On display at next week's Beijing Motor Show: Global carmakers' hopes that booming China will drive sales this year as demand elsewhere slumps.
General Motors plans to show 42 models at the six-day Motor China 2008, while Volkswagen is debuting two cars designed with domestic partners for the China market. More than 100 others ranging from luxury carmakers Mercedes and Bentley to ambitious Chinese upstarts are showing off compacts, sedans and SUVs.
"The interest is unprecedented for carmakers. It's become one of the industry's main events," said Tim Dunne, director of Asia-Pacific market intelligence for J.D Power and Associates.
The reason is simple: Sales in China - already the world's No. 2 market after the United States - are forecast to rise by 15% this year, in contrast to flat or falling sales in the United States, Europe and Japan.
"Both for volume car makers and luxury car makers, they all are looking at China as their main growth engine," said John Zeng, China vehicle industry analyst for the consulting firm Global Insight.
Chinese carmakers, little known abroad, hope to use the show, which opens to the press on Sunday and to the public on Thursday, to build global brands even as they face growing competition at home from bigger, richer foreign rivals.
China's Chery says it will display 26 of its own vehicles in Beijing, ranging from subcompacts to an SUV. Chery has a deal with Chrysler to produce a low-cost car for the US market but the release has been pushed back as the partners reportedly work on improving the vehicle's quality.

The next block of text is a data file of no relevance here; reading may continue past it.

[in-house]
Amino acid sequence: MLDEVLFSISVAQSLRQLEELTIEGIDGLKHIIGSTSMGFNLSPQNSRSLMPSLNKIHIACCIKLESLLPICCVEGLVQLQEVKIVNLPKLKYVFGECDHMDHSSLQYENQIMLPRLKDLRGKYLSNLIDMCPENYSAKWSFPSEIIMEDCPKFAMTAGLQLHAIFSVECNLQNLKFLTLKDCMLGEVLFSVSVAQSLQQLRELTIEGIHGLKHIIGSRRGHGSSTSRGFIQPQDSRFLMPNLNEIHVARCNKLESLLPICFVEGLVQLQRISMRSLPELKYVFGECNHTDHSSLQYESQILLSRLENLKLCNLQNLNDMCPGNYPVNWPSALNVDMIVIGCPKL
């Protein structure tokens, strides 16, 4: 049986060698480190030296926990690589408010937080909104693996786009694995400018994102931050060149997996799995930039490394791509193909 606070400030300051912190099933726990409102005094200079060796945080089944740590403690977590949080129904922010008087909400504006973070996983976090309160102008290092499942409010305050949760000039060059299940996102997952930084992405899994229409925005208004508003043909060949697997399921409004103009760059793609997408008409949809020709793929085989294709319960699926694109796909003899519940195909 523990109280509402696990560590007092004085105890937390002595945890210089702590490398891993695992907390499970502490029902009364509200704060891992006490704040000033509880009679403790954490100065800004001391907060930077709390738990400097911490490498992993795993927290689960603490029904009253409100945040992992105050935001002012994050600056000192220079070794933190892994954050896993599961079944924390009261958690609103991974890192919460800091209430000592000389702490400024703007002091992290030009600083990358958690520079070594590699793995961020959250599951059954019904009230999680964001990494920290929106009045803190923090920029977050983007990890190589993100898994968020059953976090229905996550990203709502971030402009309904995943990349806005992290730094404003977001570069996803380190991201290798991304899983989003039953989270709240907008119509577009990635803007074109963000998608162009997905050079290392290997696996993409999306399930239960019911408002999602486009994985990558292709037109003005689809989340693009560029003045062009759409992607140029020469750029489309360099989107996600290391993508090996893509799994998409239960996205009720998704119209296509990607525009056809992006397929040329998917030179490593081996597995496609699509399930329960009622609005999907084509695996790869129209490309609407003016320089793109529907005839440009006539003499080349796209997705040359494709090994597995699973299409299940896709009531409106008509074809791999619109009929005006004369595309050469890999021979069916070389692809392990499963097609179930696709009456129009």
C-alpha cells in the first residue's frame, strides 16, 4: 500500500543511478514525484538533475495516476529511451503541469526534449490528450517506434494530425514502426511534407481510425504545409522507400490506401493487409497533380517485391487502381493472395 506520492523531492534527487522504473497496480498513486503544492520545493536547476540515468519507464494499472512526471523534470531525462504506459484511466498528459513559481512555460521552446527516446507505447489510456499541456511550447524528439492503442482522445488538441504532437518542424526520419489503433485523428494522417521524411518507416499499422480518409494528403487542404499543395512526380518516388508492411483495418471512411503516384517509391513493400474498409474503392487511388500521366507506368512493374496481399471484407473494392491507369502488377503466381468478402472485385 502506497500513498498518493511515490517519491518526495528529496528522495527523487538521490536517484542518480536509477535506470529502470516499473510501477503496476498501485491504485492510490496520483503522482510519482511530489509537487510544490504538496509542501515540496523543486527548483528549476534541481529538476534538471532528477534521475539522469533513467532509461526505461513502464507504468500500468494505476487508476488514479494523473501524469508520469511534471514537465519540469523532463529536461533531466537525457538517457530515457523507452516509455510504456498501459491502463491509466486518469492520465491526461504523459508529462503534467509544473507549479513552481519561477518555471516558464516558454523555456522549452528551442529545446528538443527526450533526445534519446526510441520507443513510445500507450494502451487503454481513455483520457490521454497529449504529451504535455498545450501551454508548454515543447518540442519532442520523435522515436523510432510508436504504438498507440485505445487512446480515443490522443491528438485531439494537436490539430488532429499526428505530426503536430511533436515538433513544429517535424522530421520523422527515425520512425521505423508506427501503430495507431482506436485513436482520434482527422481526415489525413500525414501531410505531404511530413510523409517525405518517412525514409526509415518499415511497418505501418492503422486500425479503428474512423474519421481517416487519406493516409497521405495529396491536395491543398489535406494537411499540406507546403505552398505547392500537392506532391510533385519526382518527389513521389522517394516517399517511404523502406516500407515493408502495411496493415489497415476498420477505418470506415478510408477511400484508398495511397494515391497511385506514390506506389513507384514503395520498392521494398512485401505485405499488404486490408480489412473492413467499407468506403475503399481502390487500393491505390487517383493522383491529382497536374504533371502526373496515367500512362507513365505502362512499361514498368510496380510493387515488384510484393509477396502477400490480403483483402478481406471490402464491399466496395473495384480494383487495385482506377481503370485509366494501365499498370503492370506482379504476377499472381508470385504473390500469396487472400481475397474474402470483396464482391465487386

Another Chinese competitor, Geely, says it will show 23 models and a concept, or display, car.
China overtook Japan as the world's second-biggest vehicle market in 2006.
Last year, Chinese drivers bought 5.5 million cars, minivans and SUVs and 3 million commercial vehicles. That was up from a total of just 1.6 million vehicles sold in 1997. J.D Power says sales should grow by 1 million vehicles annually through 2015.
Demand is driven by economic growth that has topped 10% for the past five years and reached 10.6% for the first three months of this year.
"Other developing markets might have fast growth but not the volume and consistency of China's growth," Dunne said. "The biggest growth potential is in China."
The officially endorsed car culture has transformed China.
A country that had almost no private cars 15 years ago is
crisscrossed by new highways. Ancient city centers have been bulldozed to make way for car-friendly avenues. Cities are surrounded by American-style shopping centers with sprawling parking lots.
But the car culture has left major cities choked by smog and rush-hour traffic jams. It has boosted dependence on imported oil, which worried communist leaders see as a strategic weakness.
Carmakers are so eager for a share of China's market that they are willing to bear the high cost of two Chinese motor shows - one in Beijing annually and a second every other year in Shanghai.
Most shows are so expensive they usually are held once every two to three years. In Europe, the Paris and Frankfurt shows are held in alternate years. Tokyo's auto show takes place every other year.